The hydrogen sensor 10 is a so-called a current detection type sensor, and a constant voltage is applied between the first electrode 12 and the second electrode 13 so that a current generated by the conduction of oxide ions flows steadily between the first electrode 12 and the second electrode 13, and a current generated by protons is added thereto, and a current value that has changed is measured so that the hydrogen concentration of a gas to be measured is detected.

For the solid electrolyte 11, oxides containing barium and cerium, for example, barium-cerium oxides can be used. The barium-cerium oxides can contain at least one selected from the group consisting of zirconium, gadolinium, ytterbium, and indium. Examples of the barium-cerium oxides include sintered BaZr0.4Ce0.4In0.2O3−α, BaZr0.6Ce0.2Gd0.2O3−α, BaCe0.8Gd0.2O3−α, BaZr0.4Ce0.4Gd0.2O3−α, BaZr0.4Ce0.4Yb0.2O3−α, BaZr0.2Ce0.65Gd0.15O3−α, BaCe0.9Gd0.1O3−α, BaZr0.5Ce0.3Gd0.2O3−α, BaZr0.6Ce0.2Nd0.2O3−α, BaZr0.2Ce0.65In0.15O3−α, BaCe0.85Gdo0.15O3−α, BaZr0.52Ce0.24Gdo0.24O3−α, BaZr0.6Ce0.2Y0.2O3−α, BaZr0.3Ce0.5In0.2O3−α, BaZr0.56Ce0.24Gd0.2O3−α, and BaZr0.3Ce0.5In0.2O3−α, where α represents the deficiency of oxygen. These substances can be expressed by a general formula BaCe1−X−YLXMYO3−α, where L is a tetravalent element, M is a trivalent element, and 0≦X<1, 0≦Y<1, and α=1/2 Y. For the element L, Zr or Hf can be used, and for the element M, rare earth elements can be used.

The first electrode 12 and the second electrode 13 are made of a material having a catalytic effect with respect to an oxidation reaction of hydrogen and are made of the same material. More specifically, a metal containing at least one selected from the group consisting of platinum, gold, silver, palladium, and ruthenium can be used, and for example, a pure metal of platinum, gold, silver, palladium or ruthenium can be used. The first electrode 12 and the second electrode 13 can be formed by firing a metal paste, physical methods such as sputtering, or CVD (chemical vapor deposition method).

In the hydrogen sensor 10 of this embodiment, when a constant voltage is applied between the first electrode 12 as the cathode and the second electrode 13 as the anode, the hydrogen contained in a gas to be measured is dissociated in the second electrode 13, becomes protons, is conducted in the solid electrolyte 11, becomes hydrogen or water in the first electrode 12, and is released. On the other hand, the oxygen contained in the gas to be measured is degraded in the first electrode 12, becomes oxide ions, is conducted in the solid electrolyte 11, becomes hydrogen or water in the second electrode 13, and is released. Thus, charges move in the solid electrolyte 11 in the form of protons and oxide ions, so that a current flows. See FIG. 1B.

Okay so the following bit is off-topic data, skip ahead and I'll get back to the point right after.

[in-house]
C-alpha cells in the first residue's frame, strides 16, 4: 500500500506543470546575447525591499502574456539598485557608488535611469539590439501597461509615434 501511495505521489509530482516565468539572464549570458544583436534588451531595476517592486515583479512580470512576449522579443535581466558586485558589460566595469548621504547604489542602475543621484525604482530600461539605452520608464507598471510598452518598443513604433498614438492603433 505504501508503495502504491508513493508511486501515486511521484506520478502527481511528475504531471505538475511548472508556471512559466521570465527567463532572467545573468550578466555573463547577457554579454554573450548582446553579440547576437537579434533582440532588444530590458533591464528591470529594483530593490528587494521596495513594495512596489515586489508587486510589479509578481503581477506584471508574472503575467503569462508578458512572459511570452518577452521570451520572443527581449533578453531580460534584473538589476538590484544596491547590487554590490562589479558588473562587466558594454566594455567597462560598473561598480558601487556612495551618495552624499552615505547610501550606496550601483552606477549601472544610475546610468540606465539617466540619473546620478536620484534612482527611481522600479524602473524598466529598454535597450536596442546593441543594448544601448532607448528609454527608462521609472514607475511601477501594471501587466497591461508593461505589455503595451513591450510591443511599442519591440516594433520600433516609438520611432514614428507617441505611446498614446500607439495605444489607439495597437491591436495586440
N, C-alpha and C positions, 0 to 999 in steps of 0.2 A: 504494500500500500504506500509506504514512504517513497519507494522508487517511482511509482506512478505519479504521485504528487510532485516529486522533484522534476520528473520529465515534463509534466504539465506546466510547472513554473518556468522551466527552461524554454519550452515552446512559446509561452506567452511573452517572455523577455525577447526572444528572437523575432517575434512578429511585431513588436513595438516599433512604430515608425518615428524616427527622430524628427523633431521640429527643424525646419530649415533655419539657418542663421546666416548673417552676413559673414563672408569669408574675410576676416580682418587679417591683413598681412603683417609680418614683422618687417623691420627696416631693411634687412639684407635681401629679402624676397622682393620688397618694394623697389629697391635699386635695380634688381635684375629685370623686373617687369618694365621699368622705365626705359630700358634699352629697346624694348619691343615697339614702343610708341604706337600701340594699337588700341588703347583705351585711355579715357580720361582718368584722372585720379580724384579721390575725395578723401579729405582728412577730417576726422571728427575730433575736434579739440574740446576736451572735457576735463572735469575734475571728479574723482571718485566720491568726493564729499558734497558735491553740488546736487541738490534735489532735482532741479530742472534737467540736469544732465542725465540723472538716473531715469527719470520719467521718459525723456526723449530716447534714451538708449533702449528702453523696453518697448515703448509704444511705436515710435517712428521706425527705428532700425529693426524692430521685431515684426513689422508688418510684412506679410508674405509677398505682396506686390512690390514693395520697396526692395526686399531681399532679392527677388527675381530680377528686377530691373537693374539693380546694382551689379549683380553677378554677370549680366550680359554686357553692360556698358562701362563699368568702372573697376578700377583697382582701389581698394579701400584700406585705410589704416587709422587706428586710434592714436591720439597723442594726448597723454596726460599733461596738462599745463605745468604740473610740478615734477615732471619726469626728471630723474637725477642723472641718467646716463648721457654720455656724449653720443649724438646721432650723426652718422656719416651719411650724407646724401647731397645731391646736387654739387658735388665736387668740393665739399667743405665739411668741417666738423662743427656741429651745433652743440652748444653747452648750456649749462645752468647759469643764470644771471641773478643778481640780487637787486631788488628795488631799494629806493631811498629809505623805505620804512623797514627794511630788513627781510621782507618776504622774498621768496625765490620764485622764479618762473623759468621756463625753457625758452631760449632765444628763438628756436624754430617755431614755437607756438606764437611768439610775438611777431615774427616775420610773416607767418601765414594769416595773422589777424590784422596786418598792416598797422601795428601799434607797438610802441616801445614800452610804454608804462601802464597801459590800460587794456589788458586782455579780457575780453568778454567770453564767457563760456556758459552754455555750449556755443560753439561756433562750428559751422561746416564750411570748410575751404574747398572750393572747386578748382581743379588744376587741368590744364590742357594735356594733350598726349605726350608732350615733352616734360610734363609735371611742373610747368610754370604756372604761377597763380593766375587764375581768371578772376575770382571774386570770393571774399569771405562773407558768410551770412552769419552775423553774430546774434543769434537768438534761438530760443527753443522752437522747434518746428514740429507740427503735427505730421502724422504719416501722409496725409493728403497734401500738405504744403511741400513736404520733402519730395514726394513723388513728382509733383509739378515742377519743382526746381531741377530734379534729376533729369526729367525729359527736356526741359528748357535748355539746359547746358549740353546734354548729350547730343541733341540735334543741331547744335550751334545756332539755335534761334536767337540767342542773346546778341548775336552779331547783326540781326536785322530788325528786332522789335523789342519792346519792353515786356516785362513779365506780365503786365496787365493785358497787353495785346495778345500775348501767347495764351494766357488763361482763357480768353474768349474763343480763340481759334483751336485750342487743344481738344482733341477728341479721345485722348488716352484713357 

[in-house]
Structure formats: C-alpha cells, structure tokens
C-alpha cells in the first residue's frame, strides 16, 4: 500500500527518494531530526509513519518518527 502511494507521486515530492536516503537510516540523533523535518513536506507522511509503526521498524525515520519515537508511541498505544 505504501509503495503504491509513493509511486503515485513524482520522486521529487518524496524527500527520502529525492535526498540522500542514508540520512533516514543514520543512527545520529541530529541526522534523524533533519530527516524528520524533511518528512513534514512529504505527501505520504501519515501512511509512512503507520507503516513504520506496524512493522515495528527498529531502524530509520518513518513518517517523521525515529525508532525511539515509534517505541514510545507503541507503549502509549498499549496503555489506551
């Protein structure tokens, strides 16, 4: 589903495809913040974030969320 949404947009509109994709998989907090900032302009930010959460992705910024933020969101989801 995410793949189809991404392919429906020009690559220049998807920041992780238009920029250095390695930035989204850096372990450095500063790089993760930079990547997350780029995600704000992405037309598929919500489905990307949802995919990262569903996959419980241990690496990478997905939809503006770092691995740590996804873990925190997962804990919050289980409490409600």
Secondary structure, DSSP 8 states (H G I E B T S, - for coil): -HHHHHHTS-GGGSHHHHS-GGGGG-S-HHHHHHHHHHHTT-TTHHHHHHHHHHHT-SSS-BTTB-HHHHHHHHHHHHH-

In this case, the magnitude of a current that has varied with a hydrogen concentration can be changed by changing a material used for the first electrode 12 and the second electrode 13 as appropriate. The variation of the current can be classified into the following two cases. When a current generated by the conduction of oxide ions flows steadily, a current generated by the conduction of protons is added thereto, so that the current value is increased; and when a current generated by the conduction of oxide ions flows steadily, hydrogen is oxidized by a catalyst on the side of the cathode, and the conduction of oxide ions is decreased, so that the current value is decreased.

Hereinafter, the results of measuring hydrogen concentrations in the air with the hydrogen sensor 10 of this embodiment will be described. Herein, sintered BaZr0.4Ce0.4In0.2O3−α and sintered BaZr0.6Ce0.2Gd0.2O3−αwere used for the solid electrolyte 11. The size of the solid electrolyte 11 was 10 mm square and 0.5 mm in thickness. The first electrode 12 and the second electrode 13 were formed by firing a platinum paste.